"I said, 'You know, I want to finish this,'" Dahlke said. "Plus, I wanted to make myself a more attractive candidate in the job market -- in or out of the military. To make rank as an officer, they require you to have an advanced degree. That's a checked box already out of the way."

How's the Weather?

The first time Dahlke applied for the commissioning program was for hospital administration. He was not selected, which led him to his current field as a foreign military advisor.

"There was an advertisement for this job," he explained. "I submitted my application and got selected. It wasn't really clear in the job description what we would do. It turned out better than I thought it was going to be. I like to travel, so this is the perfect job for me."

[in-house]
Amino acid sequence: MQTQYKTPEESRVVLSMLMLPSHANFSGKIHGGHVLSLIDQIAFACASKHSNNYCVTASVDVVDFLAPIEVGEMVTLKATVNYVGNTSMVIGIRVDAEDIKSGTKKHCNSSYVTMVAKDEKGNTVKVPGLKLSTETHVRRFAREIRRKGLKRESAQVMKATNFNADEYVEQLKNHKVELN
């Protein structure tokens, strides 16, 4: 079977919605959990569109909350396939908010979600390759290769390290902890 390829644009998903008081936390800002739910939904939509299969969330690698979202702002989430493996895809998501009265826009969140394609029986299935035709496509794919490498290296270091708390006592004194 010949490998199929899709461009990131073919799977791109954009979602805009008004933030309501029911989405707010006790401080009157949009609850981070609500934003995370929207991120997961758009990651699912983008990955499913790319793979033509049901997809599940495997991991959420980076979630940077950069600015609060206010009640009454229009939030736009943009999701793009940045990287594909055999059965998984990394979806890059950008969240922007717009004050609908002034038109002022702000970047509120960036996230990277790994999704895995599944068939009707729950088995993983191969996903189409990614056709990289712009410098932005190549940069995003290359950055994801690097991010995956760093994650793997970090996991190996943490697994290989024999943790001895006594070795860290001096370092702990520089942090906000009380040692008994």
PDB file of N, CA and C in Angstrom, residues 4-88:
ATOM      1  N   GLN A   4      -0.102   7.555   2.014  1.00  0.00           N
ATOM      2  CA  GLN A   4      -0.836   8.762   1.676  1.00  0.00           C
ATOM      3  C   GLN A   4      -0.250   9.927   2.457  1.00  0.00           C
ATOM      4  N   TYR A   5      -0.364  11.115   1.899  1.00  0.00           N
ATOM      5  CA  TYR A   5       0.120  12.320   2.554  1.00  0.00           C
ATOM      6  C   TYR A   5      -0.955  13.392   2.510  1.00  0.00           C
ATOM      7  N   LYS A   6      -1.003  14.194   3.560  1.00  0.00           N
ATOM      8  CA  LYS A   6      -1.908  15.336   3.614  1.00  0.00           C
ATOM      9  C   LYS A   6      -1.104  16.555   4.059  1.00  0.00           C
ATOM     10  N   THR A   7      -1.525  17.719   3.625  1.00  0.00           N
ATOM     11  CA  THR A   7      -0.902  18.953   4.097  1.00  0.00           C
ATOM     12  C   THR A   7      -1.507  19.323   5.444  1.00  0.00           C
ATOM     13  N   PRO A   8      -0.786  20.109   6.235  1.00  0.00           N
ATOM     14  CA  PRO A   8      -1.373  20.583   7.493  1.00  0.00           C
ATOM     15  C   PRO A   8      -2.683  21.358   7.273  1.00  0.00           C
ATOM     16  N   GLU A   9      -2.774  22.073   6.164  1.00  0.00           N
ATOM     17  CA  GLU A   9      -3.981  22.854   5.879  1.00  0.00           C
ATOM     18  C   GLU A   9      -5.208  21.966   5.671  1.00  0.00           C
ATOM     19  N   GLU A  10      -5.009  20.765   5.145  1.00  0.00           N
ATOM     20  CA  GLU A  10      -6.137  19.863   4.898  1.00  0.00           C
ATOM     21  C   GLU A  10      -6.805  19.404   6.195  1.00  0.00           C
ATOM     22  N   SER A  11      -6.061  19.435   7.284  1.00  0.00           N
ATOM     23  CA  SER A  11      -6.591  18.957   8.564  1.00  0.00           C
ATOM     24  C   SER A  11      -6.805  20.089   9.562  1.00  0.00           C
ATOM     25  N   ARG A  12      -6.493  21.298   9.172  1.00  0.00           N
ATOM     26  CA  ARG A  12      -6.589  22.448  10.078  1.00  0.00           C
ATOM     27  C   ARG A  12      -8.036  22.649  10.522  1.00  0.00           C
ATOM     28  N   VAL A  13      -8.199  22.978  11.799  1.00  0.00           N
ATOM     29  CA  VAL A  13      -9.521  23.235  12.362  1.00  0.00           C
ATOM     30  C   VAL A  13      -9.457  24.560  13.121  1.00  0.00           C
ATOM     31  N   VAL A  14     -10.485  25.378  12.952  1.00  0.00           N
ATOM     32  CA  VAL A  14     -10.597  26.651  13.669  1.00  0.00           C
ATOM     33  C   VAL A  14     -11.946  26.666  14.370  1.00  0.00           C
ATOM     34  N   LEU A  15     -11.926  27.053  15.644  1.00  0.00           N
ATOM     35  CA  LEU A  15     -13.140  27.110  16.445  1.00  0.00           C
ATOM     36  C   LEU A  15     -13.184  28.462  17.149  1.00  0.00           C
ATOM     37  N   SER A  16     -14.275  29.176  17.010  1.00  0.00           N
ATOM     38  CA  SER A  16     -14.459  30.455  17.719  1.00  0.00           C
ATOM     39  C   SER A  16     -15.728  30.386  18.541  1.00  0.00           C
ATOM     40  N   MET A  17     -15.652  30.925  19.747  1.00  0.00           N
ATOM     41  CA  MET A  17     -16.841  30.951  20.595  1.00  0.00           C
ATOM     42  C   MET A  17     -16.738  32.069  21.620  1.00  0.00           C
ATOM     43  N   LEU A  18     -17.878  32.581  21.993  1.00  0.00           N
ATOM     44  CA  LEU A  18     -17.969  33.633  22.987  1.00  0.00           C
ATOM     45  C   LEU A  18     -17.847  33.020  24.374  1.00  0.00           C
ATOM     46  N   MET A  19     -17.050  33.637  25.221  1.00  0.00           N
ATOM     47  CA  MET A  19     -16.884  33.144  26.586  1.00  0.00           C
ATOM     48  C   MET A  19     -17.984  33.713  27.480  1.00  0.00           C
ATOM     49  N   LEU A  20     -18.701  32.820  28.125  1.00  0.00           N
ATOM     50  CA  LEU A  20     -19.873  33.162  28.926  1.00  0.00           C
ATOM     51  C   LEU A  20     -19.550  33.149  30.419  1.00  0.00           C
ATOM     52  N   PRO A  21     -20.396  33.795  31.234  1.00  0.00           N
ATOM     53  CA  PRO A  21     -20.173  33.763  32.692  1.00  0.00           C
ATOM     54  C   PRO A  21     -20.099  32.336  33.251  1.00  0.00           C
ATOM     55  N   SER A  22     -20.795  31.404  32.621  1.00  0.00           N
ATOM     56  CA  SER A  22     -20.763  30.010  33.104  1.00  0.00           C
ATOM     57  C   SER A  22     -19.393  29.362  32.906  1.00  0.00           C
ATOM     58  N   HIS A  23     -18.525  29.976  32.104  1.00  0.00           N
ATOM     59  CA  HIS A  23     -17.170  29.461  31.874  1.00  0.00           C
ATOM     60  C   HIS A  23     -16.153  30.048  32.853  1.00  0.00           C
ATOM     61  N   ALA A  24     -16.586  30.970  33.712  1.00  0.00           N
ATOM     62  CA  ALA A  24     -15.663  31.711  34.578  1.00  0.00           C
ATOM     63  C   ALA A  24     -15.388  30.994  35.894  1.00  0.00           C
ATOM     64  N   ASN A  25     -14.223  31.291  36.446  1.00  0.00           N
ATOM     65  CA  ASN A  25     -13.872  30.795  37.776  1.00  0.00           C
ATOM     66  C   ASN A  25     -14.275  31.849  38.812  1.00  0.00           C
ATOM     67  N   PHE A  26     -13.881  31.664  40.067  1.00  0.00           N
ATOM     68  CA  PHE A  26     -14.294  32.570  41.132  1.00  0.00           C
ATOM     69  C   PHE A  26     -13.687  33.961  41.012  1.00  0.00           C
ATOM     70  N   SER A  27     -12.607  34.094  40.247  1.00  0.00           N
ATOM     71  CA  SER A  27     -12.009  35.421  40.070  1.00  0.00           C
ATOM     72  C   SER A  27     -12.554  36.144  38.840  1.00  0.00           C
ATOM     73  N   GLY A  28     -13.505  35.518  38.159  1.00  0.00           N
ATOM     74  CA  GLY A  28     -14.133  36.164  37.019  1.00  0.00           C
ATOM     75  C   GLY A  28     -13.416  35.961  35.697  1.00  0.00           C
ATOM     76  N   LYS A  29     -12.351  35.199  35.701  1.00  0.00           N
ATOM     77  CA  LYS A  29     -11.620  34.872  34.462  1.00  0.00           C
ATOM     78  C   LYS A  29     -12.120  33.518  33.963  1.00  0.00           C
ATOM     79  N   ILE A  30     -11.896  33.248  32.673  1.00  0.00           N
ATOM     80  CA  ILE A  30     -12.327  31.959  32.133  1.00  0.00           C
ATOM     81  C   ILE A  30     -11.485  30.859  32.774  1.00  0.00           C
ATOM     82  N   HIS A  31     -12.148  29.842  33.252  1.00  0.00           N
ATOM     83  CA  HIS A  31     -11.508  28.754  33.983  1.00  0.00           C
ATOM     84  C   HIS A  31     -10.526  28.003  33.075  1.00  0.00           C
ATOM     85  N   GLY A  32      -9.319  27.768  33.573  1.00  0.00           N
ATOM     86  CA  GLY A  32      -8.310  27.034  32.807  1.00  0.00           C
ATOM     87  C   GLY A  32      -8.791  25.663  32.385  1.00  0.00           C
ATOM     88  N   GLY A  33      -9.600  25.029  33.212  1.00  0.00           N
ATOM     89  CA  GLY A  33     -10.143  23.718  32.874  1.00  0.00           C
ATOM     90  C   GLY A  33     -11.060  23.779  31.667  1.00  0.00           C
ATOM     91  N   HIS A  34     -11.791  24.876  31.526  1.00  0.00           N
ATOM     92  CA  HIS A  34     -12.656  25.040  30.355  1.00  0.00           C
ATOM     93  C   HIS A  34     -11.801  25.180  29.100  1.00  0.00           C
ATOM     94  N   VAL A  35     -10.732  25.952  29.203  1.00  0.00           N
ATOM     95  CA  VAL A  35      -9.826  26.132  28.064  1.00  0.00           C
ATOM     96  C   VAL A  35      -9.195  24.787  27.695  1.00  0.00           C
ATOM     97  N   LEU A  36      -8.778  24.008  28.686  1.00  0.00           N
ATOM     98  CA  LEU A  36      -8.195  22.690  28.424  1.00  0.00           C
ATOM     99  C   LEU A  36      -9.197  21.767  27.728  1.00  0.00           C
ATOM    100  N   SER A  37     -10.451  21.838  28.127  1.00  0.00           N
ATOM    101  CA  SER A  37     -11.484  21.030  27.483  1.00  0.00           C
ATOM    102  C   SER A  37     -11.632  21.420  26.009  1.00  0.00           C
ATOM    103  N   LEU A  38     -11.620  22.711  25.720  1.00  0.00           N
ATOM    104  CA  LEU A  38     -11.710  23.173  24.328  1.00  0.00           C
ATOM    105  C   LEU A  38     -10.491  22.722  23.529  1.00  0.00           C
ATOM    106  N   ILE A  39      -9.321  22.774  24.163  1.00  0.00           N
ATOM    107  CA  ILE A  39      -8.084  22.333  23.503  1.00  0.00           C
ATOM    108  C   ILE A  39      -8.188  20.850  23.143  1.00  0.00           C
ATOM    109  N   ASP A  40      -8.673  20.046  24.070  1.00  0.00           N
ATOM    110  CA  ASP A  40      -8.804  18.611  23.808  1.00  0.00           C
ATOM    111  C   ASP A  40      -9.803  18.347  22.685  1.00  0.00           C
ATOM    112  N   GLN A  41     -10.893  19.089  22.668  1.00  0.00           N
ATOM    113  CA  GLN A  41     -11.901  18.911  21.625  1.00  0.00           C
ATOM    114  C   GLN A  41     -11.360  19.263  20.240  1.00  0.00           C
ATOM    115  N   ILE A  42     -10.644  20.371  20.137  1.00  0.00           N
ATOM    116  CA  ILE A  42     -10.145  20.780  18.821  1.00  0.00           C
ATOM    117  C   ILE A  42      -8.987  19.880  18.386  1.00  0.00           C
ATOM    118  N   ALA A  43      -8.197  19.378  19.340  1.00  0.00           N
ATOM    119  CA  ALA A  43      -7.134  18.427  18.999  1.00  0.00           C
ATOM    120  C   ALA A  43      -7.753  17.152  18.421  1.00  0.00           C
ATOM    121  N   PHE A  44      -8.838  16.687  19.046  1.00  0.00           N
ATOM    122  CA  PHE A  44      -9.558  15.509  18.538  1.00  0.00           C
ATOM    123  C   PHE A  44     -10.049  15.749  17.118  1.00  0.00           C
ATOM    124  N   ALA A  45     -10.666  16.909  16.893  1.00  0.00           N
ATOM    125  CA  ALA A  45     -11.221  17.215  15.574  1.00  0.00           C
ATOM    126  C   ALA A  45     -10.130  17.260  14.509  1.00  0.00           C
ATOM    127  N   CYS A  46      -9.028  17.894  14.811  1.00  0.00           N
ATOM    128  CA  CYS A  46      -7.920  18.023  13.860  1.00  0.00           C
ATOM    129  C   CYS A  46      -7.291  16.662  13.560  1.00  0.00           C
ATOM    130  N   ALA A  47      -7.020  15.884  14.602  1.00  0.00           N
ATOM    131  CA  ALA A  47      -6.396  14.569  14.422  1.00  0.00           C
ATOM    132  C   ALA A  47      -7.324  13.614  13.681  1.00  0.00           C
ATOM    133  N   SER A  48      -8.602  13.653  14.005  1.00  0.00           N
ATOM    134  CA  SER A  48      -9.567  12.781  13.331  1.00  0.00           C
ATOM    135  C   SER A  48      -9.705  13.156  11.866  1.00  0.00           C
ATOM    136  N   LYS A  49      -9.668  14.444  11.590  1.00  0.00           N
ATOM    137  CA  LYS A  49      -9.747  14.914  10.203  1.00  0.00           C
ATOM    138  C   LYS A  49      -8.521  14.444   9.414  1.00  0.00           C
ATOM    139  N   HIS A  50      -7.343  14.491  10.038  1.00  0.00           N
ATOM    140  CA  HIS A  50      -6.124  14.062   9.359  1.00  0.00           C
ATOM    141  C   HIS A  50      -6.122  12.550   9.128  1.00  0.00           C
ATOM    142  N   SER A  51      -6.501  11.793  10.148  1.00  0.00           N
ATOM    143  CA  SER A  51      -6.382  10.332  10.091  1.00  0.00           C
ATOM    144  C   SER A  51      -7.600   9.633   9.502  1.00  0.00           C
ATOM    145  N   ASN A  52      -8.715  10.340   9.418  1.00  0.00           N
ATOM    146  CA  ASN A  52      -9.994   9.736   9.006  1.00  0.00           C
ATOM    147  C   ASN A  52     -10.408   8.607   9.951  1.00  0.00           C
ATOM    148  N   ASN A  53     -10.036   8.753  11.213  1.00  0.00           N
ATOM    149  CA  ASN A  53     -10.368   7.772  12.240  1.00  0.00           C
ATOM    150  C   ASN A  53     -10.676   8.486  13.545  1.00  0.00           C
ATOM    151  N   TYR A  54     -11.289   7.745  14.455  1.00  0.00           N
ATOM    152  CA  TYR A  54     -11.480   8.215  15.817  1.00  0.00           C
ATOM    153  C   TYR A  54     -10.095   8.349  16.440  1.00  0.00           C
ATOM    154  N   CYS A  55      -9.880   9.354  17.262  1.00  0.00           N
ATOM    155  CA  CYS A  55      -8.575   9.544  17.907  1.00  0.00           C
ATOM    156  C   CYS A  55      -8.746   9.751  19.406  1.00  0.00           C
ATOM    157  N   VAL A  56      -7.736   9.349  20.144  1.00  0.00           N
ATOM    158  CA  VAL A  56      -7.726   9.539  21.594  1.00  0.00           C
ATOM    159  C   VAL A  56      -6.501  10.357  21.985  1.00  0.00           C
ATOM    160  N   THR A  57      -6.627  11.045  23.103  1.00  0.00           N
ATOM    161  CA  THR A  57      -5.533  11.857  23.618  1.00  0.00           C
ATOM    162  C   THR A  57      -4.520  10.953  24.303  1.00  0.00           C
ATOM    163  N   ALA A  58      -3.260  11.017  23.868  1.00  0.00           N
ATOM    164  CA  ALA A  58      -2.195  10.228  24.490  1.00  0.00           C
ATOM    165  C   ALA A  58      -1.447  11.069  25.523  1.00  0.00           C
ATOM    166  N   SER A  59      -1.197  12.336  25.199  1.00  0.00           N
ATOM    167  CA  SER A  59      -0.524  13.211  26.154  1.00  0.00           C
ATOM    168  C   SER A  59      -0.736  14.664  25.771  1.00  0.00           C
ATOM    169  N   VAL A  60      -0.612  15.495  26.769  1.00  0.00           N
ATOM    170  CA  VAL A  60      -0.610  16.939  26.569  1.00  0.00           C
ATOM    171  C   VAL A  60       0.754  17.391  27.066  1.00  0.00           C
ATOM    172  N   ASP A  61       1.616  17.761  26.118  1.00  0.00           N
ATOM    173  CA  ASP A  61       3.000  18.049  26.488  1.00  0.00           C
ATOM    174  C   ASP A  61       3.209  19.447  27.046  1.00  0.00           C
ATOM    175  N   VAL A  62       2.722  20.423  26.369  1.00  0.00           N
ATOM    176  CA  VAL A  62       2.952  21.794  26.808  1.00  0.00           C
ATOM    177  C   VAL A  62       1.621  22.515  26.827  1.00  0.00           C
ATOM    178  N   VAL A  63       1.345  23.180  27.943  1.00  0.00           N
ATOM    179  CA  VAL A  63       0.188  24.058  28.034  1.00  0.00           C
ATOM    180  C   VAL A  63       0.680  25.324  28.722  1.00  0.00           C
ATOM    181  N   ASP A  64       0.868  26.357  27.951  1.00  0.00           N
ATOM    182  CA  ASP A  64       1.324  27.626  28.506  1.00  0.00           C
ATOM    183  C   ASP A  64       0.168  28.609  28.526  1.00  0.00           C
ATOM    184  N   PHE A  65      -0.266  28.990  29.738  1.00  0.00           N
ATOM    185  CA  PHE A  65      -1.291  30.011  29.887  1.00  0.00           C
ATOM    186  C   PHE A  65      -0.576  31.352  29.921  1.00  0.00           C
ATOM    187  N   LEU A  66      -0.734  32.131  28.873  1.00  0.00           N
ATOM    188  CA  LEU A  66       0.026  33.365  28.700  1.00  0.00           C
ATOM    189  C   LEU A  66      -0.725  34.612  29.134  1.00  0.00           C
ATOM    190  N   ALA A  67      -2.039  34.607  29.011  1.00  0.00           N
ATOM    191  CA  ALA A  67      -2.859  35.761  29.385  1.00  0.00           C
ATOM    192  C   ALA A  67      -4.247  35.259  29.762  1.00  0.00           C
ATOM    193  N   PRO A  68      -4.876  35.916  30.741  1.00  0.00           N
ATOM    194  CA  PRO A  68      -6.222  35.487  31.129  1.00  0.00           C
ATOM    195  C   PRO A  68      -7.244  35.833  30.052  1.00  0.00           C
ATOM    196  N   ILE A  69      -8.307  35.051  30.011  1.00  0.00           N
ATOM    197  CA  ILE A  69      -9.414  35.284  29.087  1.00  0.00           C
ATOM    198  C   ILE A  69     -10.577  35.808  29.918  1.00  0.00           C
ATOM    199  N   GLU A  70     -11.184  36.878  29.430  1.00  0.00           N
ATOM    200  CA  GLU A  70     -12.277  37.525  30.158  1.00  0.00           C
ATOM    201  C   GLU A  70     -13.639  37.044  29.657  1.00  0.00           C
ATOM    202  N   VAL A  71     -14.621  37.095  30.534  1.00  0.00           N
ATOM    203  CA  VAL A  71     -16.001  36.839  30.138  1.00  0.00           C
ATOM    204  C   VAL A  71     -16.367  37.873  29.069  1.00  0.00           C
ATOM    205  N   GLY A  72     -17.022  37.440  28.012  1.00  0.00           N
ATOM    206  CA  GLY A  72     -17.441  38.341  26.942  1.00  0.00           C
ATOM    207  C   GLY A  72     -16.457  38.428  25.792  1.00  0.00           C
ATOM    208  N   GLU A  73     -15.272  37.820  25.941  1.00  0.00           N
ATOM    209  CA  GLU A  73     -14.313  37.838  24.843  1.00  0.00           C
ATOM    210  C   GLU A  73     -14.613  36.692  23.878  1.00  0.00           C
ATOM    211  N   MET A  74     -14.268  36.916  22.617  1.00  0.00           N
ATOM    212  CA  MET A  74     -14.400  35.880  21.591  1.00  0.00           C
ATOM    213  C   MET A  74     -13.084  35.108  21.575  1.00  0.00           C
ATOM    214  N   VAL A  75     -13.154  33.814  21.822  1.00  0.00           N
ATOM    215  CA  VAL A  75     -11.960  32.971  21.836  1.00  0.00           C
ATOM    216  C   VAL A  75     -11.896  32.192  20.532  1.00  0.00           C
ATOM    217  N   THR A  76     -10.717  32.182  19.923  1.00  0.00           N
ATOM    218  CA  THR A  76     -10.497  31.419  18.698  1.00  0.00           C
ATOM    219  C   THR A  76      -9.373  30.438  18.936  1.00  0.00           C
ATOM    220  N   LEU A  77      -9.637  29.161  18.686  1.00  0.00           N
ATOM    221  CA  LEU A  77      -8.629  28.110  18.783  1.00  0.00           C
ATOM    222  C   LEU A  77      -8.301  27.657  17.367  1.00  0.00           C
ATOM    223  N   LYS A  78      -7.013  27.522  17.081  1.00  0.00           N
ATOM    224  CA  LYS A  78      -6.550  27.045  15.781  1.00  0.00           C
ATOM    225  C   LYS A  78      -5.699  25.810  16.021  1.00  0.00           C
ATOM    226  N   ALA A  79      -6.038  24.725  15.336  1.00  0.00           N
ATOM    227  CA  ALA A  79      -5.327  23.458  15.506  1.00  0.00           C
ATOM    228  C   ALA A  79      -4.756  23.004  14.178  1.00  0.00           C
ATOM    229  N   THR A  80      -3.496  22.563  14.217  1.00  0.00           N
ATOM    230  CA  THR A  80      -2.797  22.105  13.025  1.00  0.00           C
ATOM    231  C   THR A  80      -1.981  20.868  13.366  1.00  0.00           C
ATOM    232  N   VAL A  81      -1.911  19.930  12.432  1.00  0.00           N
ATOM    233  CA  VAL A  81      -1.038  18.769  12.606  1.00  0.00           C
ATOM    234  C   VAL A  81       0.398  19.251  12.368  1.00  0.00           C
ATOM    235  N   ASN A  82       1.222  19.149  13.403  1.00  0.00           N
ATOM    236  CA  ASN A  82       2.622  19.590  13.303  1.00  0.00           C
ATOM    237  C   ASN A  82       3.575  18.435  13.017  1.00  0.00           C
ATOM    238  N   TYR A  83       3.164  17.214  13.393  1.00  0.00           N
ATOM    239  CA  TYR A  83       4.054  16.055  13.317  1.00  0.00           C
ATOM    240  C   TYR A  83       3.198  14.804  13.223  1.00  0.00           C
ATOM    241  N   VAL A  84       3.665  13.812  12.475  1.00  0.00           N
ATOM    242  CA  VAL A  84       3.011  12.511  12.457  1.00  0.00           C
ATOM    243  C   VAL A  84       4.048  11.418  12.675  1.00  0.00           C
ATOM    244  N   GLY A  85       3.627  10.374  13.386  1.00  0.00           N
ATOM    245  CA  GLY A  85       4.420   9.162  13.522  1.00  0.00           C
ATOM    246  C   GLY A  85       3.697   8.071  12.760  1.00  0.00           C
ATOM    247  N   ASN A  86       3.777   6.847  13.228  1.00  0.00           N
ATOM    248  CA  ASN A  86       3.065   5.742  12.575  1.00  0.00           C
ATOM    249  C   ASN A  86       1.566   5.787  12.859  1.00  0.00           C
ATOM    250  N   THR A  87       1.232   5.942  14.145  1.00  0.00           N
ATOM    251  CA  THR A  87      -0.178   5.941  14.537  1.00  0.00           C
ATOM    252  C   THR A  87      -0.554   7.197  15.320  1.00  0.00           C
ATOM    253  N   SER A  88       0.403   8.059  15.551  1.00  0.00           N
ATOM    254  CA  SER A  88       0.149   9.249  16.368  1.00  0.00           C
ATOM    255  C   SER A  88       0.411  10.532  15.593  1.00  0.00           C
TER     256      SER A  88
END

Dahlke completed an Associate of Applied Sciences in Meteorology, Forecasting and Weather Technology program at the Community College of the Air Force in 2010.

"I'm a forecaster and observer," he said. "I'm part of a unit called the 571st Mobility Support Advisory Squadron. It's one of the only units in the Air Force that works directly with Central and South America and their air forces."

"I go to various countries about two weeks at a time, and I interact with their weather personnel or other personnel looking to get into the weather career field. Some of them don't have a full weather program. I train them, talk to them, give them an idea of how we do things and help them move to the next level -- that's our goal."

During his service, Dahlke has been to El Salvador twice, Peru twice and Uruguay once. His wife is from South America, but the couple met when he was working in the biology department and she was enrolled in a marine biology graduate degree program at UWF.